By 1990s some gaming historians including David Parlett started to challenge the notion that poker is a direct derivative of As Nas.  There is evidence that a game called poque, a French game similar to poker, was played around the region where poker is said to have originated. The name of the game likely descended from the Irish Poca (Pron. Pokah) ('Pocket') or even the French poque, which descended from the German pochen ('to brag as a bluff' lit. 'to knock').

Yet it is not clear whether the origins of poker itself lie with the games bearing those names. It is commonly regarded as sharing ancestry with the Renaissance game of primero and the French brelan. The English game brag (earlier bragg) clearly descended from brelan and incorporated bluffing (though the concept was known in other games by that time).[

Donna's 60th Birthday Celebration
Del and Vicky join the fun

Donna's 60th Birthday Celebration

Donna's 60th Birthday Celebration
Irene and Herb

The Cakey-Pie Makes An Entrance

Donna's 60th Birthday Celebration
Getting some expert advice

Donna's 60th Birthday Celebration
Poooof

Did you know? - A candle is a solid block of fuel (commonly wax) and an embedded wick, which is lit to provide light, and sometimes heat.

Today, most candles are made from paraffin. Candles can also be made from beeswax, soy and other plant waxes, and tallow (a by-product of beef-fat rendering). Gel candles are made from a mixture of paraffin and plastic.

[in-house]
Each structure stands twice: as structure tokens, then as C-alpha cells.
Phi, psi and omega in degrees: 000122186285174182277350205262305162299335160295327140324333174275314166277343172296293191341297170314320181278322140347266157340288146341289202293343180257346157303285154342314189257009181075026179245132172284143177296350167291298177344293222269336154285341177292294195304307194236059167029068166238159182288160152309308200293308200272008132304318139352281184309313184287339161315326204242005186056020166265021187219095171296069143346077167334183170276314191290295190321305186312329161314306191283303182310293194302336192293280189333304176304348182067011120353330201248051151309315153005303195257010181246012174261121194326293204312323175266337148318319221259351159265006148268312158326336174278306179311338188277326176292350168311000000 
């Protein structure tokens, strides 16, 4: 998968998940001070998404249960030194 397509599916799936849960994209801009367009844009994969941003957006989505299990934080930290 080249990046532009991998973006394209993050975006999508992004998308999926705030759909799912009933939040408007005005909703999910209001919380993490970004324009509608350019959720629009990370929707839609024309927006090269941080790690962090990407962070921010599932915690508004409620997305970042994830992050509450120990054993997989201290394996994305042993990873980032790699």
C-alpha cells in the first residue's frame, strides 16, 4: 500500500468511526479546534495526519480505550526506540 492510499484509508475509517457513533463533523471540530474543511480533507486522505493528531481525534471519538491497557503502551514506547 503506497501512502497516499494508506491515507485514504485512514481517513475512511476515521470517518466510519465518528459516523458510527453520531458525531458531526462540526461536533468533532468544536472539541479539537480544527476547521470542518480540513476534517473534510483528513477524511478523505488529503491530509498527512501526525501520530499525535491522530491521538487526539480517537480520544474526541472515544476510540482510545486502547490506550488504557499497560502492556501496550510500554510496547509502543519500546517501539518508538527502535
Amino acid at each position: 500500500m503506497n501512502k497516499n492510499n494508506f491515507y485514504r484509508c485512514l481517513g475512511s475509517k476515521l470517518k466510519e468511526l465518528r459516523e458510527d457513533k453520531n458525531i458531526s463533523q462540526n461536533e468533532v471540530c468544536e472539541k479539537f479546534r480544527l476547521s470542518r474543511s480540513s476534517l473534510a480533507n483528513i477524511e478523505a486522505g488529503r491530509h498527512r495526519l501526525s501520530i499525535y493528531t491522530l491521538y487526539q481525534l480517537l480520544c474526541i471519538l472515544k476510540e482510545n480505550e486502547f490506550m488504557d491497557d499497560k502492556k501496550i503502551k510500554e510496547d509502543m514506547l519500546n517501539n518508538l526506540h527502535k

The earliest known candles originated in China around 200 BC, and were made from whale fat. Candles did not appear in Europe until sometime after 400 AD, due largely to the availability of olive oil for burning in lamps. The early European candle was made from various forms of natural fat, tallow, and wax. In the 18th century, spermaceti, oil produced by the sperm whale, was used to produce a superior candle. Late in the 18th century, colza oil and rapeseed oil came into use as much cheaper substitutes.

Paraffin was first distilled in 1830, and revolutionized candle-making, as it was an inexpensive material which produced a high-quality, odorless candle that burned reasonably cleanly. The industry was devastated soon after, however, by the distillation of kerosene (confusingly also called paraffin oil or just paraffin).

Donna's 60th Birthday Celebration

Donna's 60th Birthday Celebration

Donna's 60th Birthday Celebration

Donna's 60th Birthday Celebration       Donna's 60th Birthday Celebration

Donna's 60th Birthday Celebration

Donna's 60th Birthday Celebration

Donna's 60th Birthday Celebration

Donna's 60th Birthday Celebration
Go get 'um, Windy!

Donna's 60th Birthday Celebration
Oxygen oxygen please!

The Music Begins

Donna's 60th Birthday Celebration

Donna's 60th Birthday Celebration
Excellent crowd

Donna's 60th Birthday Celebration

Donna's 60th Birthday Celebration
Help to the rescue

Donna's 60th Birthday Celebration
"Me?? I will take two please!!"

Donna's 60th Birthday Celebration
A little Break Dancing exhibit

Did you know? - Breakdancing has many steps!

Donna's 60th Birthday Celebration

Donna's 60th Birthday Celebration
Another birthday celebration